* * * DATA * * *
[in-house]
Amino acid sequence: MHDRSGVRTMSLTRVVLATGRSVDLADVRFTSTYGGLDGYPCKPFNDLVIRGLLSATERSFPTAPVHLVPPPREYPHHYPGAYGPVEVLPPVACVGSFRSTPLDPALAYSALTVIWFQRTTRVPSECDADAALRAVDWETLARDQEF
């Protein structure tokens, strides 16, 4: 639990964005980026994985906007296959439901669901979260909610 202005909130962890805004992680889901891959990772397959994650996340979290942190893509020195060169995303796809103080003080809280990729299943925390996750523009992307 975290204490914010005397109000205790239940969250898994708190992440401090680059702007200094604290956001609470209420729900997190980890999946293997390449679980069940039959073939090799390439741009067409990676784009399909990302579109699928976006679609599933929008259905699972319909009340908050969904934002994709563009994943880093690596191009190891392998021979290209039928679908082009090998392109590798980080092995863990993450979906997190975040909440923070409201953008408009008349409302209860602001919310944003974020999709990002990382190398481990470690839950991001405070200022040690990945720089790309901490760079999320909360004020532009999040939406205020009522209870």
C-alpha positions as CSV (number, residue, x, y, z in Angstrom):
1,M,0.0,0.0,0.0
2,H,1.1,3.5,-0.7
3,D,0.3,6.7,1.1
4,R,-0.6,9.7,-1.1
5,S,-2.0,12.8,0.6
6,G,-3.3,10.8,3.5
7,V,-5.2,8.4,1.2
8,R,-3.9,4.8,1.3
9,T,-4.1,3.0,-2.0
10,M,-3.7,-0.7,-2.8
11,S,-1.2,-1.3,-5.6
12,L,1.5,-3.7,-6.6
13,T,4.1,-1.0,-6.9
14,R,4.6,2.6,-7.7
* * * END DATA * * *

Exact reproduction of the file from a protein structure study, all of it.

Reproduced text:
[in-house]
Amino acid sequence: MHDRSGVRTMSLTRVVLATGRSVDLADVRFTSTYGGLDGYPCKPFNDLVIRGLLSATERSFPTAPVHLVPPPREYPHHYPGAYGPVEVLPPVACVGSFRSTPLDPALAYSALTVIWFQRTTRVPSECDADAALRAVDWETLARDQEF
């Protein structure tokens, strides 16, 4: 639990964005980026994985906007296959439901669901979260909610 202005909130962890805004992680889901891959990772397959994650996340979290942190893509020195060169995303796809103080003080809280990729299943925390996750523009992307 975290204490914010005397109000205790239940969250898994708190992440401090680059702007200094604290956001609470209420729900997190980890999946293997390449679980069940039959073939090799390439741009067409990676784009399909990302579109699928976006679609599933929008259905699972319909009340908050969904934002994709563009994943880093690596191009190891392998021979290209039928679908082009090998392109590798980080092995863990993450979906997190975040909440923070409201953008408009008349409302209860602001919310944003974020999709990002990382190398481990470690839950991001405070200022040690990945720089790309901490760079999320909360004020532009999040939406205020009522209870």
C-alpha positions as CSV (number, residue, x, y, z in Angstrom):
1,M,0.0,0.0,0.0
2,H,1.1,3.5,-0.7
3,D,0.3,6.7,1.1
4,R,-0.6,9.7,-1.1
5,S,-2.0,12.8,0.6
6,G,-3.3,10.8,3.5
7,V,-5.2,8.4,1.2
8,R,-3.9,4.8,1.3
9,T,-4.1,3.0,-2.0
10,M,-3.7,-0.7,-2.8
11,S,-1.2,-1.3,-5.6
12,L,1.5,-3.7,-6.6
13,T,4.1,-1.0,-6.9
14,R,4.6,2.6,-7.7